Amazon Silk Browser

19-02-2015 23-03-21

Willing to know what it is and how its differ??

Its all-new web browser powered by Amazon Web Services (AWS) and available exclusively on the just announced Kindle Fire for now.

Amazon Silk deploys a split-architecture.  All of the browser subsystems are present on your Kindle Fire as well as on the AWS cloud computing platform.  Each time you load a web page, Silk makes a dynamic decision about which of these subsystems will run locally and which will execute remotely.  In short, Amazon Silk extends the boundaries of the browser, coupling the capabilities and interactivity of your local device with the massive computing power, memory, and network connectivity of our cloud.




What is HTTP/2??

Before we dig into HTTP/2..You should know about SPDY protocol..


SPDY (pronounced “SPeeDY”) is a networking protocol whose goal is to speed up the web. SPDY augments HTTP with several speed-related features that can dramatically reduce page load time:

  • SPDY allows client and server to compress request and response headers, which cuts down on bandwidth usage when the similar headers (e.g. cookies) are sent over and over for multiple requests.
  • SPDY allows multiple, simultaneously multiplexed requests over a single connection, saving on round trips between client and server, and preventing low-priority resources from blocking higher-priority requests.
  • SPDY allows the server to actively push resources to the client that it knows the client will need (e.g. JavaScript and CSS files) without waiting for the client to request them, allowing the server to make efficient use of unutilized bandwidth.

The goal of SPDY is to reduce web page load time. This is achieved by prioritizing and multiplexing the transfer of web page subresources so that only one connection per client is required.


HTTP/2 is a replacement for how HTTP is expressed “on the wire.” It is not a ground-up rewrite of the protocol; HTTP methods, status codes and semantics are the same, and it should be possible to use the same APIs as HTTP/1.x (possibly with some small additions) to represent the protocol.

The focus of the protocol is on performance; specifically, end-user perceived latency, network and server resource usage. One major goal is to allow the use of a single connection from browsers to a Web site.

HTTP/2 is nearly done standardization; it has been approved by the IESG(The Internet Engineering Steering Group (IESG) is responsible for technical management of IETF( Internet Engineering Task Force) activities and the Internet standards process.), and should soon enter the RFC(Request For Comment) Editor’s publication queue.

You can see RFC for HTTP 1.1 here

HTTP/2 is comprised of two specifications:

Links to refer:

Understanding Karma

Initially i thought karma helps to write unit-test its wrong..its only a test case runner where we can see some results/reports of unit test cases… 🙂



Everything else need for writing unit-test case is jasmine alone.

Anyways as we are trying to understand karma..lets go to the point…

npm install --save-dev karma //allows you to install karma in your local project

If we’re using the yeoman generator with our apps, this is already set up for us. Just you have to run

karma init

To kick it off, we’ll use the karma init command which will generate the initial template that we’ll use to build our tests:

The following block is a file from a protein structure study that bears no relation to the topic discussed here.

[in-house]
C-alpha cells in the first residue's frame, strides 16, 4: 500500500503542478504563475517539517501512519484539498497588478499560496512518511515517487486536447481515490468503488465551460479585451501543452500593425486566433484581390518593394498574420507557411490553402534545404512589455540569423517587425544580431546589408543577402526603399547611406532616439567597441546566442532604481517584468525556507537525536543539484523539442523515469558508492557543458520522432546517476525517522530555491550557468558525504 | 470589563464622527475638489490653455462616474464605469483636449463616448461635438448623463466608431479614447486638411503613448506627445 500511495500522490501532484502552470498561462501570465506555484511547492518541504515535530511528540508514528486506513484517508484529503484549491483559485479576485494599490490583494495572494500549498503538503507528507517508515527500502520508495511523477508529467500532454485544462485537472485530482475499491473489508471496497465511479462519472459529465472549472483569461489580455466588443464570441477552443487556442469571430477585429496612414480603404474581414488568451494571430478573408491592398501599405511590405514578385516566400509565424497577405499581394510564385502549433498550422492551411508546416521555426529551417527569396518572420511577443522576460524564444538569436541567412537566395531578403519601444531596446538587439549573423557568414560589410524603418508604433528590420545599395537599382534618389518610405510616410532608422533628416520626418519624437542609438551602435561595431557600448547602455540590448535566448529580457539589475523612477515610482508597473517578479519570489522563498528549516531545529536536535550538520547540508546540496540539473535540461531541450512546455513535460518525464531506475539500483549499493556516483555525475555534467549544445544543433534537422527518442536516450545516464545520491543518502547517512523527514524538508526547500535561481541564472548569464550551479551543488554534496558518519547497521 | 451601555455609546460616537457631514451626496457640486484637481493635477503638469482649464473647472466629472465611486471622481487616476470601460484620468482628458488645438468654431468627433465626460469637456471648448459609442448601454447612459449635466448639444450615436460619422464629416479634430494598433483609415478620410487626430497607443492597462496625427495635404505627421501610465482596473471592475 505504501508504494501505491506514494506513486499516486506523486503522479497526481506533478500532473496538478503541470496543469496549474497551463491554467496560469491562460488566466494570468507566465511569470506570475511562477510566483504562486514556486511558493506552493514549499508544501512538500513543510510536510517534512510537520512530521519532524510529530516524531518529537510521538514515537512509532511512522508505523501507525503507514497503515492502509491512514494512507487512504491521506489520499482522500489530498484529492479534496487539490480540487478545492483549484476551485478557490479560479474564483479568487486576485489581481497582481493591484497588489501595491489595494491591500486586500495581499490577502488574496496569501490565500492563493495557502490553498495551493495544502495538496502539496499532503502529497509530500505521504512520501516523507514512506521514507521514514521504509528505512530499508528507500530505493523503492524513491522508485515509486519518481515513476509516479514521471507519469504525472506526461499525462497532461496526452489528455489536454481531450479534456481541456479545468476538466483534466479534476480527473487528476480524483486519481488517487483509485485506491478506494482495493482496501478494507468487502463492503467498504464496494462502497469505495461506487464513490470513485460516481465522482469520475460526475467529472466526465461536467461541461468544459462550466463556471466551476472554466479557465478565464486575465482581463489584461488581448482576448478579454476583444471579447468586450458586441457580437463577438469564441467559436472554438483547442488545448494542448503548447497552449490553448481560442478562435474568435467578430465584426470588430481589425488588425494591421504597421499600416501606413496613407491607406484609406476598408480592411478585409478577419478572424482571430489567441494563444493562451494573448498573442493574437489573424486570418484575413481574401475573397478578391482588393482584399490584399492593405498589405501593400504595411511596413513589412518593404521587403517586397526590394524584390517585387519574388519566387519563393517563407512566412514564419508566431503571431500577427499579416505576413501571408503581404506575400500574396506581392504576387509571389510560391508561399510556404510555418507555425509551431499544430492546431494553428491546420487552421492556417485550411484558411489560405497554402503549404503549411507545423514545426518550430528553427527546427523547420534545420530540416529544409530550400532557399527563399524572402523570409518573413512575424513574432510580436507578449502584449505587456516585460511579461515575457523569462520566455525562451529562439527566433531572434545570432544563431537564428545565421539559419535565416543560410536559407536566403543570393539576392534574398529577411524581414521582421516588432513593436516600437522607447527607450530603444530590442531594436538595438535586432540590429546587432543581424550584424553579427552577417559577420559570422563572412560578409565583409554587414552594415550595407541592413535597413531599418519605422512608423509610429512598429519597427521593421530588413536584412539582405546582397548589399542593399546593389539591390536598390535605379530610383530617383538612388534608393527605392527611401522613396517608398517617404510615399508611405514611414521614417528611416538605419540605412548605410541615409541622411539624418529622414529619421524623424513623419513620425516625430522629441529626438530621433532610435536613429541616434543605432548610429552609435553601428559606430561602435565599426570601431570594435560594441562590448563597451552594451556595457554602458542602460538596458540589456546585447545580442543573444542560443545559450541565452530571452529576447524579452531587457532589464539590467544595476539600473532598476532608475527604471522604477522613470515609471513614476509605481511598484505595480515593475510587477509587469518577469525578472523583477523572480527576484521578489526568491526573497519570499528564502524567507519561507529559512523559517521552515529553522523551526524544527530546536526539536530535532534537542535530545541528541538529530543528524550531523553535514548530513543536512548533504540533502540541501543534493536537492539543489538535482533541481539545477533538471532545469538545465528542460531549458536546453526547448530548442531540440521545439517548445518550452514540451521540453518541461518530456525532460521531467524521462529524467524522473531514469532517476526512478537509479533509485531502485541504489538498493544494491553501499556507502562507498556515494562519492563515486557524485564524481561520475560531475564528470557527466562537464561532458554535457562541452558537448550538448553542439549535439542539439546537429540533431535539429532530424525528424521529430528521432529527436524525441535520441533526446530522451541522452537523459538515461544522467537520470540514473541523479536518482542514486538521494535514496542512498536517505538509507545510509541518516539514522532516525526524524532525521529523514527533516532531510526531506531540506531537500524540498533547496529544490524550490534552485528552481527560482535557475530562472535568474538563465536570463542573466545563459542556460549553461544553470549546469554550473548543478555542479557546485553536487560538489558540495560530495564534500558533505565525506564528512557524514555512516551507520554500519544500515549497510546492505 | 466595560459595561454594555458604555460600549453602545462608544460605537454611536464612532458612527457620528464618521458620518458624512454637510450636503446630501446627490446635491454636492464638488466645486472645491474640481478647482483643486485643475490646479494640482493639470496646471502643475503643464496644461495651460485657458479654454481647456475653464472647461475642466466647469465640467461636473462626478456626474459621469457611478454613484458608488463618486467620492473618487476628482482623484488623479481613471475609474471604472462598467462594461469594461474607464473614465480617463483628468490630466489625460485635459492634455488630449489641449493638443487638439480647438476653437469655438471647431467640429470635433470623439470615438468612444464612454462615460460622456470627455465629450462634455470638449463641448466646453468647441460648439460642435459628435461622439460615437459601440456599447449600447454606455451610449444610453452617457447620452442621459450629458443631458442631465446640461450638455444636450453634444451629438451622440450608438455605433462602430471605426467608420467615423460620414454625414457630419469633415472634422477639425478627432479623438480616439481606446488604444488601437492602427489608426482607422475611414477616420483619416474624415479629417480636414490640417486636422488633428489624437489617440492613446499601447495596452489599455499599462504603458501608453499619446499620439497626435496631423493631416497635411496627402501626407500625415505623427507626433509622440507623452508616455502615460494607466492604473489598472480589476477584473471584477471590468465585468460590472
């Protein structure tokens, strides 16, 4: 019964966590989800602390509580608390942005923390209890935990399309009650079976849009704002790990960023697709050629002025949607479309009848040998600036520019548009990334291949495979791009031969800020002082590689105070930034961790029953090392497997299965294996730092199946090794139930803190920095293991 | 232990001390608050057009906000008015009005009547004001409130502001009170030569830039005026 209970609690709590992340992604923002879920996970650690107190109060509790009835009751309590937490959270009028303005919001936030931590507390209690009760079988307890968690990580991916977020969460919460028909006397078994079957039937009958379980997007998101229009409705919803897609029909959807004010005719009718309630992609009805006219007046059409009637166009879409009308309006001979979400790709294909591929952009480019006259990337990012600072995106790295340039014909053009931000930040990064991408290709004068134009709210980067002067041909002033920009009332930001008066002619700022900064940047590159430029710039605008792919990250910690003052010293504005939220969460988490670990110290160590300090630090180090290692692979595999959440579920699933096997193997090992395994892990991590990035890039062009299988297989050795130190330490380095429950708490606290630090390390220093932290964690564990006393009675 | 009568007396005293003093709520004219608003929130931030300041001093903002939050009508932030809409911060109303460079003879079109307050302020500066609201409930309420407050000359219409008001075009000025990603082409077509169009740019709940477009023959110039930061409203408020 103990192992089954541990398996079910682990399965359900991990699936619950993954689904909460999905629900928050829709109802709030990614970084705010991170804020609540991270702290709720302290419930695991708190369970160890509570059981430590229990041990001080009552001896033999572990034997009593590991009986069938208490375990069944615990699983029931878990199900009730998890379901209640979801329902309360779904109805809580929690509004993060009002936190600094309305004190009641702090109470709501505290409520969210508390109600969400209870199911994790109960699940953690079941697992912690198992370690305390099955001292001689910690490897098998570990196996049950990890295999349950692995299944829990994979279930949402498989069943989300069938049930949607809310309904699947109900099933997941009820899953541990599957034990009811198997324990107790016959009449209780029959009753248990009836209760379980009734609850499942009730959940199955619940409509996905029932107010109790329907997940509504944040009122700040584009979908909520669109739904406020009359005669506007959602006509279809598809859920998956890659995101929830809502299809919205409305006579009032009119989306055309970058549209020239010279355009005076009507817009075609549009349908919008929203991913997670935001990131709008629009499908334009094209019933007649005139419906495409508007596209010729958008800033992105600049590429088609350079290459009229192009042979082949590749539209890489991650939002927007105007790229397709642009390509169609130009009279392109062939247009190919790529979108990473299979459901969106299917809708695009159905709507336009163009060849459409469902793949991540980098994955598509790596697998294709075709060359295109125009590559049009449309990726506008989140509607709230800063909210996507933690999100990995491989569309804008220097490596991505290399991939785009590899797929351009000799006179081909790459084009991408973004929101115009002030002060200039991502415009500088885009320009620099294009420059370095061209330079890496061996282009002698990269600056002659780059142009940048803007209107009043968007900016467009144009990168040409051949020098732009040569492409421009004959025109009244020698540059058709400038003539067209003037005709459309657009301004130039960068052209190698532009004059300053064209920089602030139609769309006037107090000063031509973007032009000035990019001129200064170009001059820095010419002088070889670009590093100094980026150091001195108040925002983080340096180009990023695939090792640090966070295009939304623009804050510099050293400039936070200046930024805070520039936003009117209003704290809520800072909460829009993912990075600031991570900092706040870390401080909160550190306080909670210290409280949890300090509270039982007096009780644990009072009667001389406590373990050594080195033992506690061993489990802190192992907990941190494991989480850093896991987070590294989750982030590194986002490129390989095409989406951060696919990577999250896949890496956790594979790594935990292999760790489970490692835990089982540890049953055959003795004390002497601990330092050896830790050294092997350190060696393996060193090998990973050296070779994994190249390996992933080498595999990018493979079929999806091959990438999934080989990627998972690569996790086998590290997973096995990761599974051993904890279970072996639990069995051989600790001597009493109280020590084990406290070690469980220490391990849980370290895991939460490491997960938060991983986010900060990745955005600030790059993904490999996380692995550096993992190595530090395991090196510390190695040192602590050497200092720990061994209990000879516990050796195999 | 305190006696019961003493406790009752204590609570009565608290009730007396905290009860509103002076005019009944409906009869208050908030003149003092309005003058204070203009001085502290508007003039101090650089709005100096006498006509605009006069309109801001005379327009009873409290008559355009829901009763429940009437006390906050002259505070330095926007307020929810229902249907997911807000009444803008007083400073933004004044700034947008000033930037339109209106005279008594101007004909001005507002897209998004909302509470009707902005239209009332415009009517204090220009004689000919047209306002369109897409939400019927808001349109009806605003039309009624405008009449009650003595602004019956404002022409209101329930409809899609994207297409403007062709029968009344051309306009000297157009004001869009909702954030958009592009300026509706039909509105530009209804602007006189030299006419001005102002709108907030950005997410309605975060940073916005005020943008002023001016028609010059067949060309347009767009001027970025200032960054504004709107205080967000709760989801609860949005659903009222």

$ karma init karma.conf.js

It will ask us a series of questions and when it’s done, it will create a configuration file.

When it’s done, it will create a file in the same directory where we ran the generator that looks similar to the following:

// Karma configuration
module.exports = function(config) {
    // base path, that will be used to resolve files and exclude
    basePath: '',

    // testing framework to use (jasmine/mocha/qunit/...)
    frameworks: ['jasmine'],

    // list of files / patterns to load in the browser
    files: [

    // list of files / patterns to exclude
    exclude: [],

    // web server port
    port: 8080,

    // level of logging
    // possible values: LOG_DISABLE || LOG_ERROR || LOG_WARN || LOG_INFO || LOG_DEBUG
    logLevel: config.LOG_INFO,

    // enable / disable watching file and executing tests whenever any file changes
    autoWatch: false,

    // Start these browsers, currently available:
    // - Chrome
    // - ChromeCanary
    // - Firefox
    // - Opera
    // - Safari (only Mac)
    // - PhantomJS
    // - IE (only Windows)
    browsers: ['Chrome'],

    // Continuous Integration mode
    // if true, it capture browsers, run tests and exit
    singleRun: false
//plugins required to generate report
plugins: [
 'karma-coverage', //this we used to generate report

//this is the directory where you can check the results/reports
coverageReporter: {
 type: 'html',
 dir: 'coverage/'

 junitReporter: {
 outputFile: 'test-results.xml',
 suite: ''

 preprocessors: {
 // source files, that you wanna generate coverage for
 // do not include tests or libraries
 // (these files will be instrumented by Istanbul)
 // 'src/*.js': ['coverage']
 'app/**/!(_test).js': ['coverage']

// test results reporter to use
reporters: ['progress', 'junit', 'coverage']  ,
// enable / disable colors in the output (reporters and logs)
    colors: true,
// level of logging
    logLevel: config.LOG_INFO,


Now that we have our karma.conf.js file generated, we can kick off karma by issuing the following command:

$ karma start karma.conf.js

With this you can see files that are generated in coverage folder in your project directory. Run index.html in coverage folder to see the report. Thats it 🙂
Links to refer:!/day/19